Review: Defying Gravity – the Complete Series / Cert: 15 / Director: Various / Screenplay: Various / Starring: Ron Livingston, Laura Harris, Ty Ollson, Christina Cox / Release Date: February 25th
It was mission aborted after only one season for this ambitious show, which is a shame because it at least tries to bring something different to telly sci-fi, albeit with mixed results. Some forty years in the future, a team of astronauts go on a grand tour of the Solar System – seven planets in six years. But what they don't know initially is that a strange entity is hitching a ride in one of the storage pods and dictating their every move. When they do find out, you can bet it gives them pod for thought.
Defying Gravity comes from the same stable as Grey's Anatomy and Desperate Housewives, and it's basically a soap in the sometimes wistful, sometimes comedic vein of those shows, but in space. Or at least partly in space. Because we also spend a fair bit of time on Earth, as a consequence of regular crosscutting to Mission Control and numerous flashbacks to the crew's first year of training.
This latter device immediately identifies Defying Gravity as one of those shows that jumped on the Lost bandwagon just when audience enthusiasm for that whole flashbacky thing was starting to wane. It poses particular problems here. Primarily this is because the flashbacks themselves aren't all that gripping, centring as they do on the crew's romantic entanglements with one another – the sort of antics that are fine for the characters in 90210 but that seem beneath the dignity of highly trained spacemen and women (Desperate Astronauts?). But they also have the more insidious effect of undermining the sense of isolation, the separation from all things Earthly, that is kind of the point of a story of this nature. And – like red shift – the further into space we go, the longer the flashbacks seem to become.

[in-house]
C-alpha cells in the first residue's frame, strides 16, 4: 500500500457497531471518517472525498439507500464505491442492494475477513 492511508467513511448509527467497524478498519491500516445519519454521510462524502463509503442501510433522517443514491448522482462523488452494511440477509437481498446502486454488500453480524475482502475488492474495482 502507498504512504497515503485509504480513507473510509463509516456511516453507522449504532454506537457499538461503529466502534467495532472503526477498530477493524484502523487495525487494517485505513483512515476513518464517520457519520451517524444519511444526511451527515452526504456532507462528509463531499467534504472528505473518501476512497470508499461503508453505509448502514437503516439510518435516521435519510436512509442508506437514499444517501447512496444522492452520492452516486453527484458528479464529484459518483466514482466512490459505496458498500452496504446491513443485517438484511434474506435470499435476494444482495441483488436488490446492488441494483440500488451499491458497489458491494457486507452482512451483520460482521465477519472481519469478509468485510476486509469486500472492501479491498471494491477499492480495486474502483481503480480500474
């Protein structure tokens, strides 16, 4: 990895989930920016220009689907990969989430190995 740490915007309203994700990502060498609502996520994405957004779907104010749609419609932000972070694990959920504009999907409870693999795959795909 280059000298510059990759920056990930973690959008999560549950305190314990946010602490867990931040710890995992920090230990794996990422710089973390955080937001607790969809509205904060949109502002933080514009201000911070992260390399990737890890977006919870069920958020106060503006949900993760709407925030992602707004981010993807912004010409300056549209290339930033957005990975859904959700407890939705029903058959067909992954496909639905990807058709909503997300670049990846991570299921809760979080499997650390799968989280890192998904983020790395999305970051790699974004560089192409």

On the bright side, the show looks stupendous on DVD, going for a chilly, 2001: A Space Odyssey-style aesthetic, all Teflon and touchscreens. There are some clever details (a rabbit foetus floating in zero gravity, one of the astronauts vlogging in Splanglish for the benefit of classrooms back on Earth), and later episodes take a darker, more sharply questioning tack as the mission seems doomed to failure and of more and more questionable validity (you get the impression morale was seriously low in the writer's room by this stage). Heading the cast, Ron Livingston (Band of Brothers) brings bags of folksy charm to his role as Donner, a veteran haunted by a calamitous Mars landing, and the behind-the-lens talent includes Peter Howitt (Sliding Doors) on directorial duties. A worthy attempt, then, to do grown-up, emotionally rich, character-driven SF – but it ends up seeming like hard SF with a soft centre and not quite the real deal.
Extras: Mission Accomplished – a look at Defying Gravity / Photo slideshow / Deleted Scenes / Character profiles